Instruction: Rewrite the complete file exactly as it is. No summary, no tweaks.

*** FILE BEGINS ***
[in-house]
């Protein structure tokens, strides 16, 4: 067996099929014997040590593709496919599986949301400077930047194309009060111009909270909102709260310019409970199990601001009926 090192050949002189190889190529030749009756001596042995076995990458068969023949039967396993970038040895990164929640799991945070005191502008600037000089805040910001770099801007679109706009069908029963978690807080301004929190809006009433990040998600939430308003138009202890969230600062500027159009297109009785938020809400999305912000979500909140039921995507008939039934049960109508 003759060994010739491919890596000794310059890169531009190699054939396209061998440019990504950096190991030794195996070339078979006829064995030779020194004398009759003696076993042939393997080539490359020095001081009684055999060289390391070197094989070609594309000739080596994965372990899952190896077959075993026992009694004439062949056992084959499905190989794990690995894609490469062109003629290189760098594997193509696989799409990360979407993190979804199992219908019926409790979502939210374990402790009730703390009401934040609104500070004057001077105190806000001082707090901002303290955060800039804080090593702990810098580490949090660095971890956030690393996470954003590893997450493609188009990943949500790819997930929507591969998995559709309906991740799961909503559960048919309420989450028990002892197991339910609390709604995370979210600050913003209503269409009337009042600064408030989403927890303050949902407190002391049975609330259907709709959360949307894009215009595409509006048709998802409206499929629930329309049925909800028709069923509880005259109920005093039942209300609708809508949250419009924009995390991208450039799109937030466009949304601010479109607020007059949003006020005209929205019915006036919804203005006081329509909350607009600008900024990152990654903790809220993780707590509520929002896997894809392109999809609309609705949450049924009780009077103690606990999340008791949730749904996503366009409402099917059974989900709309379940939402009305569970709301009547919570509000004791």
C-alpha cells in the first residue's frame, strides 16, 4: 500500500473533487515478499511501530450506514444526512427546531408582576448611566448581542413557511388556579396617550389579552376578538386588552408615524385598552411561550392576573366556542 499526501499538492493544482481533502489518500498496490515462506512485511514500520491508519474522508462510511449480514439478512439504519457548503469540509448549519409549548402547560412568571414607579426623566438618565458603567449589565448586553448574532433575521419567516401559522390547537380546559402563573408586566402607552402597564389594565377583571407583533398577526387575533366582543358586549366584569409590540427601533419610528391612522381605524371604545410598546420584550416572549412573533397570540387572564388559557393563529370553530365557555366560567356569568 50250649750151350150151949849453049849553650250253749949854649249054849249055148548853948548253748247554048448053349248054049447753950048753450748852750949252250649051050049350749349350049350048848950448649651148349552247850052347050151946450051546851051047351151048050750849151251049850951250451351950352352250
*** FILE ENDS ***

[in-house]
């Protein structure tokens, strides 16, 4: 067996099929014997040590593709496919599986949301400077930047194309009060111009909270909102709260310019409970199990601001009926 090192050949002189190889190529030749009756001596042995076995990458068969023949039967396993970038040895990164929640799991945070005191502008600037000089805040910001770099801007679109706009069908029963978690807080301004929190809006009433990040998600939430308003138009202890969230600062500027159009297109009785938020809400999305912000979500909140039921995507008939039934049960109508 003759060994010739491919890596000794310059890169531009190699054939396209061998440019990504950096190991030794195996070339078979006829064995030779020194004398009759003696076993042939393997080539490359020095001081009684055999060289390391070197094989070609594309000739080596994965372990899952190896077959075993026992009694004439062949056992084959499905190989794990690995894609490469062109003629290189760098594997193509696989799409990360979407993190979804199992219908019926409790979502939210374990402790009730703390009401934040609104500070004057001077105190806000001082707090901002303290955060800039804080090593702990810098580490949090660095971890956030690393996470954003590893997450493609188009990943949500790819997930929507591969998995559709309906991740799961909503559960048919309420989450028990002892197991339910609390709604995370979210600050913003209503269409009337009042600064408030989403927890303050949902407190002391049975609330259907709709959360949307894009215009595409509006048709998802409206499929629930329309049925909800028709069923509880005259109920005093039942209300609708809508949250419009924009995390991208450039799109937030466009949304601010479109607020007059949003006020005209929205019915006036919804203005006081329509909350607009600008900024990152990654903790809220993780707590509520929002896997894809392109999809609309609705949450049924009780009077103690606990999340008791949730749904996503366009409402099917059974989900709309379940939402009305569970709301009547919570509000004791």
C-alpha cells in the first residue's frame, strides 16, 4: 500500500473533487515478499511501530450506514444526512427546531408582576448611566448581542413557511388556579396617550389579552376578538386588552408615524385598552411561550392576573366556542 499526501499538492493544482481533502489518500498496490515462506512485511514500520491508519474522508462510511449480514439478512439504519457548503469540509448549519409549548402547560412568571414607579426623566438618565458603567449589565448586553448574532433575521419567516401559522390547537380546559402563573408586566402607552402597564389594565377583571407583533398577526387575533366582543358586549366584569409590540427601533419610528391612522381605524371604545410598546420584550416572549412573533397570540387572564388559557393563529370553530365557555366560567356569568 50250649750151350150151949849453049849553650250253749949854649249054849249055148548853948548253748247554048448053349248054049447753950048753450748852750949252250649051050049350749349350049350048848950448649651148349552247850052347050151946450051546851051047351151048050750849151251049850951250451351950352352250